Posted in BREVIARY Prayers, HYMNS, MARIAN PRAYERS, MARIAN TITLES, PRAYERS of the CHURCH, PRAYERS of the SAINTS

Our Morning Offering – 11 February – Queen on Whose Starry Brow Doth Rest

Our Morning Offering – 11 February – The Memorial of Our Lady of Lourdes

Queen on Whose Starry Brow Doth Rest
St Venantius Fortunatus (c 530-c 609)
Translation by Monsignor Ronald A Knox (1888 – 1957)

Queen, on whose starry brow doth rest
The crown of perfect maidenhood,
The God who made thee, from thy brest
Drew, for our sakes, His earthly food.

The grace that sinful Eve denied,
With thy Child-bearing, reppears;
Heaven’s lingering door, set open wide,
Welcomes the children of her tears.

Fate, for such royal progress meet,
Beacon, whose rays such light can give,
Look, how the ransomed nations greet
The virgin-womb that bade them live!

O Jesus, whom the Vrgin bore,
Be praise and glory unto Thee.
Praise to the Father evermore
And His life-givine Spirit be.
Amen!

Saint Venantius Fortunatus (c 530 – c 609) Bishop, Poet, Hymnist, Writer – born c 530 at Rreviso, Italy and died c 609 at Poitiers, modern France of natural causes.
St Venantius was unique, first a travelling lay poet, he later became a Priest and then a Bishop. But he always remained a professional author of poetry, a “troubadour” of Christ.
He is the author of the Ave Maris Stella, amongst many others.

Posted in CATHOLIC-PRAYERS OF THE CHURCH, HYMNS, MARIAN POETRY, MARIAN PRAYERS, MARIAN TITLES, PRAYERS of the CHURCH, PRAYERS of the SAINTS, SAINT of the DAY, The BLESSED VIRGIN MARY, The LITTLE OFFICE of MARY

Second Thought for the Day – 14 December – Ave Maris Stella

Second Thought for the Day – 14 December – Saturday of the Second week of Advent, Year A, the Memorial of St Venantius Fortunatus (c 530 – c 609) and a Marian Saturday

The Ave Maris Stella (“Hail Star of the Sea”) is a plainsong Vespers hymn to Mary.   It was especially popular in the Middle Ages and has been used by many composers as the basis of other compositions.   The creation of the original hymn has been attributed to several people, including Saint Venantius Fortunatus (6th century) Saint Bernard of Clairvaux (12th century) and Hermannus Contractus (11th century).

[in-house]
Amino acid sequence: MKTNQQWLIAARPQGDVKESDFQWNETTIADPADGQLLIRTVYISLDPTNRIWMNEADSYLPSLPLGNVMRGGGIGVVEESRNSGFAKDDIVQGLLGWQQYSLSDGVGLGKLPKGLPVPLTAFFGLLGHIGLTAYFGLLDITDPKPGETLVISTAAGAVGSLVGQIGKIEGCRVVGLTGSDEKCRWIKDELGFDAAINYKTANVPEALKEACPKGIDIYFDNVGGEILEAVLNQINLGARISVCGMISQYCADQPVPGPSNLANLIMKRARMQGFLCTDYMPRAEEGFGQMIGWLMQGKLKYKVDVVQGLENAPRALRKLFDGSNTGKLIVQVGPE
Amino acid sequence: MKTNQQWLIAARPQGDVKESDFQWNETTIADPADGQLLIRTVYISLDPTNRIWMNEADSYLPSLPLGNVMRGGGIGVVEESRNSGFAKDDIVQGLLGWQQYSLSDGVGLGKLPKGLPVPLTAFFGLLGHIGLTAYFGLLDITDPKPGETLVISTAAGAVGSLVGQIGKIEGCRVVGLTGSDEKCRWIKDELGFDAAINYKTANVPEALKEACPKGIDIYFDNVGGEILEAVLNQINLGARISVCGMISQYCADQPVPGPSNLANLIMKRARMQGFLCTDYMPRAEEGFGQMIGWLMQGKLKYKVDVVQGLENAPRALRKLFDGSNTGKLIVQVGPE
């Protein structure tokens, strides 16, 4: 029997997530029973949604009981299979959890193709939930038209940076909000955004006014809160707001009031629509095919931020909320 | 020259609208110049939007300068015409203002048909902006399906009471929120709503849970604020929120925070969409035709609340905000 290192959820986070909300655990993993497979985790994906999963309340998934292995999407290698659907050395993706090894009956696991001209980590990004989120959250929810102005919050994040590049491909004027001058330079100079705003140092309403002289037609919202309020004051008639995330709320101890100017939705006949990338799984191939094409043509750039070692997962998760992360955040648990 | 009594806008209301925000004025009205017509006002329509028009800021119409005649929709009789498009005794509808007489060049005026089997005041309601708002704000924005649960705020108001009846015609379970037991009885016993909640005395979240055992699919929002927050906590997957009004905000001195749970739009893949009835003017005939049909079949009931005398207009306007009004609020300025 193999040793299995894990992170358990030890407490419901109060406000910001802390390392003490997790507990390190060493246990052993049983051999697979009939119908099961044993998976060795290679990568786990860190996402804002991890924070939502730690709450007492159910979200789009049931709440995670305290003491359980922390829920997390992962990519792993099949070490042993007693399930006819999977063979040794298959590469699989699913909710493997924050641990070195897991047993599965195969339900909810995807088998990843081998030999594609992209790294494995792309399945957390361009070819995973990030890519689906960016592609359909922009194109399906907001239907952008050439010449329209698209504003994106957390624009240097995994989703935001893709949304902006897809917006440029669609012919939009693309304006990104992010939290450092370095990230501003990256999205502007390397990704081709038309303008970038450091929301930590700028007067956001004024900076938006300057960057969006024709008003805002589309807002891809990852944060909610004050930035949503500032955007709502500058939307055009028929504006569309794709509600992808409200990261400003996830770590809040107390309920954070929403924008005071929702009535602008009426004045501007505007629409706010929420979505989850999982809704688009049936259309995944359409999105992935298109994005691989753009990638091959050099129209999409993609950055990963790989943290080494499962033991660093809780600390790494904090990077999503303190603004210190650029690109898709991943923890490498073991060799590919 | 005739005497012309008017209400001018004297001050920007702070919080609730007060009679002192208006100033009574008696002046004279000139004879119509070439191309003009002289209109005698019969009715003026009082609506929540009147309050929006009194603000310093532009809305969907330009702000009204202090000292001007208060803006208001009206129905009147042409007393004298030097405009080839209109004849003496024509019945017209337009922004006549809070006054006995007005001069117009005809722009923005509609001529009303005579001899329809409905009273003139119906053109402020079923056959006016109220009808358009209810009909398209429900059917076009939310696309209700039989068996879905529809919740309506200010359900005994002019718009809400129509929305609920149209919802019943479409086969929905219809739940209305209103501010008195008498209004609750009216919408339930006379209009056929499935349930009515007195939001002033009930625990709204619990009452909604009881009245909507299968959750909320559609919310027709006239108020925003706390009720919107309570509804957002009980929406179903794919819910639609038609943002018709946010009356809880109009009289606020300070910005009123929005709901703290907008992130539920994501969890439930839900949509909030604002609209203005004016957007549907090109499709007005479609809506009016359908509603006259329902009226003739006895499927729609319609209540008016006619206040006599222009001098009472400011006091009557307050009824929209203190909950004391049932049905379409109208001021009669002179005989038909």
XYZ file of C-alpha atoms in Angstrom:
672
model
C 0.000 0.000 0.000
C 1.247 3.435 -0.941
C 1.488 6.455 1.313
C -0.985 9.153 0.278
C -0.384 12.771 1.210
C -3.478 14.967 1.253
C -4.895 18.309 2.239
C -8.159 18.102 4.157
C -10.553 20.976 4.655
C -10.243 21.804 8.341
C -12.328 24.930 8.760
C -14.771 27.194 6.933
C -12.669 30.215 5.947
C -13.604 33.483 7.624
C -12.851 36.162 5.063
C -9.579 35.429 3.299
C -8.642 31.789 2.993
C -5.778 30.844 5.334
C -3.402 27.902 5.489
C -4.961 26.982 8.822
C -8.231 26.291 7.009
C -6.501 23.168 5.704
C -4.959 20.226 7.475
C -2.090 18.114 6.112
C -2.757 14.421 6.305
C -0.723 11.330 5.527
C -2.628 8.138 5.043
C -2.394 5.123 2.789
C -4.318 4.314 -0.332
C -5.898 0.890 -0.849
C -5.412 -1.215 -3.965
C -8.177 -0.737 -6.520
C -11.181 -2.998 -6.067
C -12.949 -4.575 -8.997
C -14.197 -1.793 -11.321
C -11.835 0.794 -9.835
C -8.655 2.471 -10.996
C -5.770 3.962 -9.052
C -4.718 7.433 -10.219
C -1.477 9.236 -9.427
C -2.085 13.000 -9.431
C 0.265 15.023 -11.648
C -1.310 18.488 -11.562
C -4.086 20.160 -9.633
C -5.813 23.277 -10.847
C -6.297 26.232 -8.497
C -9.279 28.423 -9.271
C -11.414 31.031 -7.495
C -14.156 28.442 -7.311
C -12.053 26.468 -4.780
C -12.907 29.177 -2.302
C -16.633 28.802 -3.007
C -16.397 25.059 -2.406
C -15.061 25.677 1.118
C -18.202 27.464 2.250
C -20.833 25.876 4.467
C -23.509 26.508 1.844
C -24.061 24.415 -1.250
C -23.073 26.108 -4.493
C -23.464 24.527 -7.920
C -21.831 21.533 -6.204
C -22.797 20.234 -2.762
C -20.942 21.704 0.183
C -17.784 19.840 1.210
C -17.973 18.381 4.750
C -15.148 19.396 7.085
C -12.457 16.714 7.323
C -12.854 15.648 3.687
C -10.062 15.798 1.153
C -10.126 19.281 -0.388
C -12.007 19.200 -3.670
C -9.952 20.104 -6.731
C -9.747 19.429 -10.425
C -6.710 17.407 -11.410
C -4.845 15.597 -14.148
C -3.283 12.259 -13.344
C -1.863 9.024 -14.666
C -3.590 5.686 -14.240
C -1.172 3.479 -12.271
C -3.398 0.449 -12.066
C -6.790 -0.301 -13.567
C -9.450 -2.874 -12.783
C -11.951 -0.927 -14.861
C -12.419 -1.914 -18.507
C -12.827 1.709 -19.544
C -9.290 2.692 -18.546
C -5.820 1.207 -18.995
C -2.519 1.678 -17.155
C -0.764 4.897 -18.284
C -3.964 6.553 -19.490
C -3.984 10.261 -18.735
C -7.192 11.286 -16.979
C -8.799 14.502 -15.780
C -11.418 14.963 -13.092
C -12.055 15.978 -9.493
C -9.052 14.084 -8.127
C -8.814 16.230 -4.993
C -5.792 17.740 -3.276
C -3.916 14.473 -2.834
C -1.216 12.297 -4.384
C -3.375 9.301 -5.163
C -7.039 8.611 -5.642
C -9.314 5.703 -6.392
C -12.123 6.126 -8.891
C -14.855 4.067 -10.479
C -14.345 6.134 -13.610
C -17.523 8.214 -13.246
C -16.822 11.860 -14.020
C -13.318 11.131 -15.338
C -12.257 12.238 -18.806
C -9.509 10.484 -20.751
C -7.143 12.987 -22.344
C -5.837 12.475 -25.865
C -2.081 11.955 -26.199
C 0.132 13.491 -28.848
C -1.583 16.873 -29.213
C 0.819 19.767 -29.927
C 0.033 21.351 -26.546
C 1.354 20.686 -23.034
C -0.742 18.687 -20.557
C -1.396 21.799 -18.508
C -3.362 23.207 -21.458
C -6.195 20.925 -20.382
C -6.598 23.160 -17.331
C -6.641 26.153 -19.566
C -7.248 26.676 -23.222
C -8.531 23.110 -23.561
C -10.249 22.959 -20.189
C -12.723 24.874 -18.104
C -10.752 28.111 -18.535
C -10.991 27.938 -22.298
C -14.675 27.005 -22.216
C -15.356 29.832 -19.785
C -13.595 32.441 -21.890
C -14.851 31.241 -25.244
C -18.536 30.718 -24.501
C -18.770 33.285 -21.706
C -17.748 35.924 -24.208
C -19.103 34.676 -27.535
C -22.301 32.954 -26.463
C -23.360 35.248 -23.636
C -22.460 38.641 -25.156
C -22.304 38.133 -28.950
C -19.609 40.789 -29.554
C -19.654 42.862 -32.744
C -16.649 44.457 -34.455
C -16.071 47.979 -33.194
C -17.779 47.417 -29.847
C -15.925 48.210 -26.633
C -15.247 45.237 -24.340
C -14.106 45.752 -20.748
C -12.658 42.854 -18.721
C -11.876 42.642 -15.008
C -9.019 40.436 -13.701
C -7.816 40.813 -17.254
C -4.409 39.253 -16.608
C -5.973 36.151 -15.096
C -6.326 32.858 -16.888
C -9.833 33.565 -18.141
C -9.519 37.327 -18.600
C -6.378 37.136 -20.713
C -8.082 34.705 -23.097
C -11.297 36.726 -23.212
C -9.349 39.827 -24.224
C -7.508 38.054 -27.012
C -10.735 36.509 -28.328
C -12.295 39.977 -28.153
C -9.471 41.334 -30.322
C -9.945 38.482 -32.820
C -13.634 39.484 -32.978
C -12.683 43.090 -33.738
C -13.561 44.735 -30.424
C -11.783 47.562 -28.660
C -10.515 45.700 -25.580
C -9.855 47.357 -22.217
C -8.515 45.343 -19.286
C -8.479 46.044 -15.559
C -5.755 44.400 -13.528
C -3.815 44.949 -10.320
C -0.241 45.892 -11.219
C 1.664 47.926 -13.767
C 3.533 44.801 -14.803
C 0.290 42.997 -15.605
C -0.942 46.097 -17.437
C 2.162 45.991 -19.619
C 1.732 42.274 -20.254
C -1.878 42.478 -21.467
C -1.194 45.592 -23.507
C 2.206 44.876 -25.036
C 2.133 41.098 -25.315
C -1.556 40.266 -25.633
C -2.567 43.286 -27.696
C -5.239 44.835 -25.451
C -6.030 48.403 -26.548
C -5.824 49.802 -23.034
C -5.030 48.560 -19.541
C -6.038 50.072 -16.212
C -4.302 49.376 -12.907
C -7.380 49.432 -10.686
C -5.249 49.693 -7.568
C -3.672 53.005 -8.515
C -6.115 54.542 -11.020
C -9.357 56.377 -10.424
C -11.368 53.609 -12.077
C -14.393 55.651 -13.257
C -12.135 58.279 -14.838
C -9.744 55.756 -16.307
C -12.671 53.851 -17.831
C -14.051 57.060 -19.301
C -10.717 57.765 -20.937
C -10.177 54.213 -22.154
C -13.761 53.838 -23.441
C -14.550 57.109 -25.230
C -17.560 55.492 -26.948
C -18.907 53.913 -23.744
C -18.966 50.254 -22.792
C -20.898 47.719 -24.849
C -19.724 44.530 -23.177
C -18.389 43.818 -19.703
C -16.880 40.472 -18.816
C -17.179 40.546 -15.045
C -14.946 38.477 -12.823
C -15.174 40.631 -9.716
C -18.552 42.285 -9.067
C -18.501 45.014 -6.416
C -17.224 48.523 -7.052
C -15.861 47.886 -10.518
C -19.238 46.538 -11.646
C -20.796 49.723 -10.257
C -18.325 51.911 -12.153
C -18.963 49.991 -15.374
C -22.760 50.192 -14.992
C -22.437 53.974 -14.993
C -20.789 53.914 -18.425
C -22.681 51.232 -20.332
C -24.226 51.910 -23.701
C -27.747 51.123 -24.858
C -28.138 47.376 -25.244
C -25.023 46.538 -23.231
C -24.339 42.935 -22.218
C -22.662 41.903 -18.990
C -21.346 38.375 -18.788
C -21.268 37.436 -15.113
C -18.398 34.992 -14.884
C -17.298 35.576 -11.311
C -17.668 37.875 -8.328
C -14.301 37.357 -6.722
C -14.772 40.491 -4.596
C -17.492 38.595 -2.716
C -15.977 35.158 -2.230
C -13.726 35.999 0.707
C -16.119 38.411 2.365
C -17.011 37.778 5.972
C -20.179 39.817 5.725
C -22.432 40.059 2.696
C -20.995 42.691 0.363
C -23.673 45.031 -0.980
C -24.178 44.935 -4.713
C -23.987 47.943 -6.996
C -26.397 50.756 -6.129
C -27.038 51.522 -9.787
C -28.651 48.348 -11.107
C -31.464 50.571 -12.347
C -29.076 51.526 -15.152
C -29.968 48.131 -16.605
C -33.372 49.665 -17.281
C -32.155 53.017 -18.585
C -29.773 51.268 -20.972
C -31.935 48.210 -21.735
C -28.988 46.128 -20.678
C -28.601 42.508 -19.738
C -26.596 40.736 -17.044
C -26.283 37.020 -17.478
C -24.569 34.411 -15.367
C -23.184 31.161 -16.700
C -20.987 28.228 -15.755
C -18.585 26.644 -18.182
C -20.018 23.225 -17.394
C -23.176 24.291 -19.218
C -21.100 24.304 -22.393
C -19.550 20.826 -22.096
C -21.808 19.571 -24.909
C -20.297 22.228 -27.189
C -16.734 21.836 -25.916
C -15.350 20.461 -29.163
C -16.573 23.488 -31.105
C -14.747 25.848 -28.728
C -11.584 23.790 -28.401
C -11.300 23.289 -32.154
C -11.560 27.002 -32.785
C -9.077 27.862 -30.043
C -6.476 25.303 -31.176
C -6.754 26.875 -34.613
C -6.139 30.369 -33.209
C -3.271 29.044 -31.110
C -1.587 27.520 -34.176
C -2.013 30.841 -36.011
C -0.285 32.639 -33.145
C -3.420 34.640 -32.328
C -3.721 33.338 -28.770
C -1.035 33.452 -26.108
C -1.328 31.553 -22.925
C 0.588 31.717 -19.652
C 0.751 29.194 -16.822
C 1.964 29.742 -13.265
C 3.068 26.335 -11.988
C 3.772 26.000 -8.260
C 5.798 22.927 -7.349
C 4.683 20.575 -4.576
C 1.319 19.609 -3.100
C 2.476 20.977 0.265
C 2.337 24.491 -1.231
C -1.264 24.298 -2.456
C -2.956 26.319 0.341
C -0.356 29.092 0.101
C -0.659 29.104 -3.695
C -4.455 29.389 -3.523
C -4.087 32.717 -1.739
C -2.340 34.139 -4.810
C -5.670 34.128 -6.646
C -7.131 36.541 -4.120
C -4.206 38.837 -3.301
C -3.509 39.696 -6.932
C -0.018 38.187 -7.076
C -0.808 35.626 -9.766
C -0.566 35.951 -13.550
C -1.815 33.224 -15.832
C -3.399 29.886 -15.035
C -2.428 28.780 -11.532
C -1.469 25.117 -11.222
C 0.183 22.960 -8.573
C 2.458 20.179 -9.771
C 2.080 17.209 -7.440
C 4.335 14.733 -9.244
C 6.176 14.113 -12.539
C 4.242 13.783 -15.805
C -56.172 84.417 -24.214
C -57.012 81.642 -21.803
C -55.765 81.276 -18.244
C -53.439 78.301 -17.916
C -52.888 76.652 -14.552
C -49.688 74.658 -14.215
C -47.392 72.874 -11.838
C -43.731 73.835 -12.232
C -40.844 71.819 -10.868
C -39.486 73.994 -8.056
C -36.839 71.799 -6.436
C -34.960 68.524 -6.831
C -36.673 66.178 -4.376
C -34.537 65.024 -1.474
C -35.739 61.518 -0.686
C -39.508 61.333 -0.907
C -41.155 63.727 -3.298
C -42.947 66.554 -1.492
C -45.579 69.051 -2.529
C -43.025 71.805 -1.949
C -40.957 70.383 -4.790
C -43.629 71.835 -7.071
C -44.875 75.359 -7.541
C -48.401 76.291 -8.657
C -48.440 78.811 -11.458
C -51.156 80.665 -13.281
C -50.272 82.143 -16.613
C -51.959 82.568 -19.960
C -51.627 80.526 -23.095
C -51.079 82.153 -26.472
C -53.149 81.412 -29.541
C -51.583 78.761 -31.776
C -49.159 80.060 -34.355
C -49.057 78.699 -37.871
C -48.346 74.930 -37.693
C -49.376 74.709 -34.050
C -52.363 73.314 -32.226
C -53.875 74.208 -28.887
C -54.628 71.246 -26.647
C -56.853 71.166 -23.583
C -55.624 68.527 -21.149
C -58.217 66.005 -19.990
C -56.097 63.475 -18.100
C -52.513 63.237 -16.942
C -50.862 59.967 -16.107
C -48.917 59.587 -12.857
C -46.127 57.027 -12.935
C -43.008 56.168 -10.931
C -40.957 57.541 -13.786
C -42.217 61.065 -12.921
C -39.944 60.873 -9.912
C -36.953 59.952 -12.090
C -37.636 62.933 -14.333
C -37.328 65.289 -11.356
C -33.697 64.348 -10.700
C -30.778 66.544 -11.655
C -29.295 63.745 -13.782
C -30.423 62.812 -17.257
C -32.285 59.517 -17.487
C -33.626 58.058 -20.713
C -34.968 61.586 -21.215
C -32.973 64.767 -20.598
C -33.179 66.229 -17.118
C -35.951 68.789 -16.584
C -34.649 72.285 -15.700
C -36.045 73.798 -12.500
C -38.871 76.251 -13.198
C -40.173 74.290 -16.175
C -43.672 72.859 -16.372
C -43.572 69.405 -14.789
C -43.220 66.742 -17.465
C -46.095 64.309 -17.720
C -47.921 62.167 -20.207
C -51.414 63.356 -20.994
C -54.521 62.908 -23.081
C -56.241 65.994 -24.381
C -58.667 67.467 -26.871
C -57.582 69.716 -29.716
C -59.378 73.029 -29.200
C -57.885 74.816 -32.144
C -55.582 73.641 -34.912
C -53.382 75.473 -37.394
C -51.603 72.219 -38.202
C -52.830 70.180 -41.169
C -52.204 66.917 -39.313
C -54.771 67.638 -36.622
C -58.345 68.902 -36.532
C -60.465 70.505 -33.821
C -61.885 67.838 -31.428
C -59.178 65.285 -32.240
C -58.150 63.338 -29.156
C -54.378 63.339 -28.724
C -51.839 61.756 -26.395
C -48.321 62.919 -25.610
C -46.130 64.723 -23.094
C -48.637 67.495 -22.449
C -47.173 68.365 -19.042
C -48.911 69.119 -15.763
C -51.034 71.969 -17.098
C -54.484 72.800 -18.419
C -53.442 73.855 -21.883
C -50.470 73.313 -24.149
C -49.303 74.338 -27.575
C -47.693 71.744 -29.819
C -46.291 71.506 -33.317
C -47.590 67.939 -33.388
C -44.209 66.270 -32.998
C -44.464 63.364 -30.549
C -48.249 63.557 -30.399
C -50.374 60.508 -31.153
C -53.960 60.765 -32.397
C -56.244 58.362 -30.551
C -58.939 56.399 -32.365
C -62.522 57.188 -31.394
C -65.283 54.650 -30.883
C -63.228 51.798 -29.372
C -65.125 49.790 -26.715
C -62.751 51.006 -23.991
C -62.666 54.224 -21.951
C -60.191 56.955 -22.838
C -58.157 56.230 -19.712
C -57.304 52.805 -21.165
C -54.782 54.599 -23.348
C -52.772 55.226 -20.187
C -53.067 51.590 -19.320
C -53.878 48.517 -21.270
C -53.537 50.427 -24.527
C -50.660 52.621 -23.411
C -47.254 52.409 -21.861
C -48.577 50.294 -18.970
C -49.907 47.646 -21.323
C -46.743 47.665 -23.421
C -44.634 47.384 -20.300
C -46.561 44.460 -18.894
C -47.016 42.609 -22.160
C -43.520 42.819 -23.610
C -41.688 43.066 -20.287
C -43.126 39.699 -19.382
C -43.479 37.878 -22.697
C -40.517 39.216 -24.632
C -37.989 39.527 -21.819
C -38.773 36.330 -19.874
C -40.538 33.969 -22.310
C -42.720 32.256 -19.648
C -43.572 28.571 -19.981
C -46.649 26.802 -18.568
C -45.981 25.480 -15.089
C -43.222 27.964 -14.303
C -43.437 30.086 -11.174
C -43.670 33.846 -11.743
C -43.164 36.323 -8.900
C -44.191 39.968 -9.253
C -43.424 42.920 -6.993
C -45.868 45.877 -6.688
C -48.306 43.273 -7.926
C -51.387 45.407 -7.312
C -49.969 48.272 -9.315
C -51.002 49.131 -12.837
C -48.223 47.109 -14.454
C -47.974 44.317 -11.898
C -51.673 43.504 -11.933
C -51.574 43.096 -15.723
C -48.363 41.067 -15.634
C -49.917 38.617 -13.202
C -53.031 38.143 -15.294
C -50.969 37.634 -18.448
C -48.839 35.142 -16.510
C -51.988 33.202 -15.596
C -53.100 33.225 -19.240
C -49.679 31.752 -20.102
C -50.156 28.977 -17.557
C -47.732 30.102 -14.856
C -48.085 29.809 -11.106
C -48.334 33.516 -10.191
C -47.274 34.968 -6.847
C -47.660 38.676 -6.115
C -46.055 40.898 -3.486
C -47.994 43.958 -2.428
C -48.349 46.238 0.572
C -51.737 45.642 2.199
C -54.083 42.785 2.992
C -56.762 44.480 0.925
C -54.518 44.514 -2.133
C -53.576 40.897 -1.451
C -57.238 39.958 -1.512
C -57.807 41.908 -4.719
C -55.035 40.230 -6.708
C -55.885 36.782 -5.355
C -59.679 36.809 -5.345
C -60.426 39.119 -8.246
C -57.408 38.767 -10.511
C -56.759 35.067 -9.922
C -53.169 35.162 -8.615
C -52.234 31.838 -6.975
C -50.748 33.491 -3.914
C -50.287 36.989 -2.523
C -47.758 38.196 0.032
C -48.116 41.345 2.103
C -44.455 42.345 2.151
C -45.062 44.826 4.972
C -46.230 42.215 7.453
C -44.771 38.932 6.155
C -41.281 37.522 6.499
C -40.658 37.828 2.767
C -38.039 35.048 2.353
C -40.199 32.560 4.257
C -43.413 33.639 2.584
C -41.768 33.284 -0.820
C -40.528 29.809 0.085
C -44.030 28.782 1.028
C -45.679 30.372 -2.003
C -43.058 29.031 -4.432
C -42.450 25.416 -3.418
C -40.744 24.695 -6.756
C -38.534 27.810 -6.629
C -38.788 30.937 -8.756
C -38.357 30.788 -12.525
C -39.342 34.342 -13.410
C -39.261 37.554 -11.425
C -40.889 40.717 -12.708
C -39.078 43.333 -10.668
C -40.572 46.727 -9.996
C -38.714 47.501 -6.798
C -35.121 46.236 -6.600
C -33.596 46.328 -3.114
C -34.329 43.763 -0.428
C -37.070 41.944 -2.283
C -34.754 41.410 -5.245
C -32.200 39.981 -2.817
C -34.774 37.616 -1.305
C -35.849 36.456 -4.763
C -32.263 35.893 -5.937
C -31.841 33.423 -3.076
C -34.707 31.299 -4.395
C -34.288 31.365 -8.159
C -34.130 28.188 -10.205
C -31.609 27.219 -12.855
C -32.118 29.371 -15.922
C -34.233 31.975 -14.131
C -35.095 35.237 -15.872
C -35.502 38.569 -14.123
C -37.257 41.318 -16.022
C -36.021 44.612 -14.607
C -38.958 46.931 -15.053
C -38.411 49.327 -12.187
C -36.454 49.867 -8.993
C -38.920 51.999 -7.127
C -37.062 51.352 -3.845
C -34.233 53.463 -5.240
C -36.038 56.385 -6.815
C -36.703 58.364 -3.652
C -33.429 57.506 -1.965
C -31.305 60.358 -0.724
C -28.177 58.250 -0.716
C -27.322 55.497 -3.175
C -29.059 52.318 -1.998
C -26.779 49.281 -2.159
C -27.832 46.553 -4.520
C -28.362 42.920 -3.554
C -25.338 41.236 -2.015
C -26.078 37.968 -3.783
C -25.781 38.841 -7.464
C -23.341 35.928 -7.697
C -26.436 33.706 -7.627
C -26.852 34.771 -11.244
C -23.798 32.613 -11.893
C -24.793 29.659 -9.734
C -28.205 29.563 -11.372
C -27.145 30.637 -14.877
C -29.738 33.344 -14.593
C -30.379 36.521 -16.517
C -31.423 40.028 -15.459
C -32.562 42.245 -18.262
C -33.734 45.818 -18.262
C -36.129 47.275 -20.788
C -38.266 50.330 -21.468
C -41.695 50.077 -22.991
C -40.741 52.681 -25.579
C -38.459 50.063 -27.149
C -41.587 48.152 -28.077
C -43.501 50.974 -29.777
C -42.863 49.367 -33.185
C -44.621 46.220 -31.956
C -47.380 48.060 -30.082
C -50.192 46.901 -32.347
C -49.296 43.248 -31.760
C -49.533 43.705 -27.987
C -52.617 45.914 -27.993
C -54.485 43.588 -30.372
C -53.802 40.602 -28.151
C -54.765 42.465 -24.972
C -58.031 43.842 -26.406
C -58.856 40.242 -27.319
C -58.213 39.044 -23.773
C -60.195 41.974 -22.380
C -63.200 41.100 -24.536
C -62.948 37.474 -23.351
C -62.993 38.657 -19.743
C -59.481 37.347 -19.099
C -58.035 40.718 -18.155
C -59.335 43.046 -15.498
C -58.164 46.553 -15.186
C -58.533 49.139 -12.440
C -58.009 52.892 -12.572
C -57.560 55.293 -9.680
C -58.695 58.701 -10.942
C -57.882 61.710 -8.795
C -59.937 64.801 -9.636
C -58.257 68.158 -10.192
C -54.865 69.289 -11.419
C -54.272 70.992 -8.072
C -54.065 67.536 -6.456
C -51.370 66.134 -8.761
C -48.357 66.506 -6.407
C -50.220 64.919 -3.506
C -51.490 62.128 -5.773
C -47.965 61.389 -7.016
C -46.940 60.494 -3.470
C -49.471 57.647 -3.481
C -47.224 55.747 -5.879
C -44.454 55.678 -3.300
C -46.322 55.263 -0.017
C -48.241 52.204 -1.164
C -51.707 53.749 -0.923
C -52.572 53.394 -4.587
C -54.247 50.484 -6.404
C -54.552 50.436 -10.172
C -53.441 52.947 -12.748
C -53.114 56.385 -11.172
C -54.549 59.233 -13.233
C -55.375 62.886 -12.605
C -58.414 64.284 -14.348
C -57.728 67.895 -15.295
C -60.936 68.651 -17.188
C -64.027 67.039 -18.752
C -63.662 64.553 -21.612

The text is found in 9th-century manuscripts, kept in Vienna and in the Abbey of Saint Gall.

The melody is found in the Irish plainsong “Gabhaim Molta Bríde”, a piece in praise of St Bridget of Ireland.   There are many translations of this most beautiful and favourite Catholic prayer, the one below is found in The Little Office of the Blessed Virgin Mary.

Ave Maris Stella

Hail, O Star of the ocean,
God’s own Mother blest,
ever sinless Virgin,
gate of heav’nly rest.

Taking that sweet Ave,
which from Gabriel came,
peace confirm within us,
changing Eve’s name.

Break the sinners’ fetters,
make our blindness day,
Chase all evils from us,
for all blessings pray.

Show thyself a Mother,
may the Word divine
born for us thine Infant
hear our prayers through thine.

Virgin all excelling,
mildest of the mild,
free from guilt preserve us
meek and undefiled.

Keep our life all spotless,
make our way secure
till we find in Jesus,
joy for evermore.

Praise to God the Father,
honour to the Son,
in the Holy Spirit,
be the glory one.
Amenave maris stellas 14 dec 2019 poss by st venantius fortunatus 14 dec 2019 or st bernard.jpg

Posted in ADVENT PRAYERS, CATHOLIC-PRAYERS OF THE CHURCH, CHRISTMASTIDE!, HYMNS, MARIAN POETRY, MARIAN PRAYERS, MARIAN Saturdays, Our MORNING Offering, POETRY, PRAYERS of the CHURCH, PRAYERS of the SAINTS, SAINT of the DAY, The ANNUNCIATION, The INCARNATION, The LITTLE OFFICE of MARY, The NATIVITY of JESUS, YouTube VIDEOS

Our Morning Offering – 14 December – The God whom earth and sea and sky

Our Morning Offering – 14 December – Saturday of the Second week of Advent, Year A, the Memorial of St Venantius Fortunatus (c 530 – c 609) and a Marian Saturday

The God whom earth and sea and sky
For Mary, The Mother of God
For the Annunciation and Christmas
By St Venantius Fortunatus (c 530 – c 609)

The God whom earth and sea and sky
Adore and praise and magnify,
Whose might they claim, whose love they tell,
In Mary’s body comes to dwell.

O Mother blest! the chosen shrine
Wherein the architect divine,
Whose hand contains the earth and sky,